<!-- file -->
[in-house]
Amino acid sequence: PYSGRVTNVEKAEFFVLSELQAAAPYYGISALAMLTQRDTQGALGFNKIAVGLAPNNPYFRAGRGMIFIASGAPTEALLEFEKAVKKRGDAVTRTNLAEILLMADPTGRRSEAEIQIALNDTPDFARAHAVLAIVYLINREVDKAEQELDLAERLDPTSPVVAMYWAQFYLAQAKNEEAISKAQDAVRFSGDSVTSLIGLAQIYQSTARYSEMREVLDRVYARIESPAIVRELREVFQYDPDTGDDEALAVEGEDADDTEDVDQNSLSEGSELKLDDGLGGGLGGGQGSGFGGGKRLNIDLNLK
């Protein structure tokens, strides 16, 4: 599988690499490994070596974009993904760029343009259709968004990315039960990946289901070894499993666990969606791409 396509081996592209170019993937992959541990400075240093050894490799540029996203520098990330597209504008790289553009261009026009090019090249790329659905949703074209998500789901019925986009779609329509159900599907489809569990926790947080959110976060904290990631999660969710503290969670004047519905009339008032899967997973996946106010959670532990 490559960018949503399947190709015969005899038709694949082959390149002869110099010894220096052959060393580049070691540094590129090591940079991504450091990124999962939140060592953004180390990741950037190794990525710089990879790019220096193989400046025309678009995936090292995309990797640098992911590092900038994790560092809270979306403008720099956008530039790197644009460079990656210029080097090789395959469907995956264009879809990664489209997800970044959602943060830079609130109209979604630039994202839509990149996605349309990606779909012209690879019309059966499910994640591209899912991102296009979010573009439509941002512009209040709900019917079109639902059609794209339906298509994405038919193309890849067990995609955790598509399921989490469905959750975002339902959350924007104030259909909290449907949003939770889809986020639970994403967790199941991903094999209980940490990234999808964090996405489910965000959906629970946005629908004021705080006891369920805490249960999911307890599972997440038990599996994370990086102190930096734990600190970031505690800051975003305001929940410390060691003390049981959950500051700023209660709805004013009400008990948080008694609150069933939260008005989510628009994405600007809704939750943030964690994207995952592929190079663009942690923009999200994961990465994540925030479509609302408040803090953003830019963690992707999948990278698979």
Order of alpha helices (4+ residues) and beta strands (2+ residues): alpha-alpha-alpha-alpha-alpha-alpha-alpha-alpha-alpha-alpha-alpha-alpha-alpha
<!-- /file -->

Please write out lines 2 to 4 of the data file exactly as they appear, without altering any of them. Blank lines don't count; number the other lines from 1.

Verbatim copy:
Amino acid sequence: PYSGRVTNVEKAEFFVLSELQAAAPYYGISALAMLTQRDTQGALGFNKIAVGLAPNNPYFRAGRGMIFIASGAPTEALLEFEKAVKKRGDAVTRTNLAEILLMADPTGRRSEAEIQIALNDTPDFARAHAVLAIVYLINREVDKAEQELDLAERLDPTSPVVAMYWAQFYLAQAKNEEAISKAQDAVRFSGDSVTSLIGLAQIYQSTARYSEMREVLDRVYARIESPAIVRELREVFQYDPDTGDDEALAVEGEDADDTEDVDQNSLSEGSELKLDDGLGGGLGGGQGSGFGGGKRLNIDLNLK
């Protein structure tokens, strides 16, 4: 599988690499490994070596974009993904760029343009259709968004990315039960990946289901070894499993666990969606791409 396509081996592209170019993937992959541990400075240093050894490799540029996203520098990330597209504008790289553009261009026009090019090249790329659905949703074209998500789901019925986009779609329509159900599907489809569990926790947080959110976060904290990631999660969710503290969670004047519905009339008032899967997973996946106010959670532990 490559960018949503399947190709015969005899038709694949082959390149002869110099010894220096052959060393580049070691540094590129090591940079991504450091990124999962939140060592953004180390990741950037190794990525710089990879790019220096193989400046025309678009995936090292995309990797640098992911590092900038994790560092809270979306403008720099956008530039790197644009460079990656210029080097090789395959469907995956264009879809990664489209997800970044959602943060830079609130109209979604630039994202839509990149996605349309990606779909012209690879019309059966499910994640591209899912991102296009979010573009439509941002512009209040709900019917079109639902059609794209339906298509994405038919193309890849067990995609955790598509399921989490469905959750975002339902959350924007104030259909909290449907949003939770889809986020639970994403967790199941991903094999209980940490990234999808964090996405489910965000959906629970946005629908004021705080006891369920805490249960999911307890599972997440038990599996994370990086102190930096734990600190970031505690800051975003305001929940410390060691003390049981959950500051700023209660709805004013009400008990948080008694609150069933939260008005989510628009994405600007809704939750943030964690994207995952592929190079663009942690923009999200994961990465994540925030479509609302408040803090953003830019963690992707999948990278698979």
Order of alpha helices (4+ residues) and beta strands (2+ residues): alpha-alpha-alpha-alpha-alpha-alpha-alpha-alpha-alpha-alpha-alpha-alpha-alpha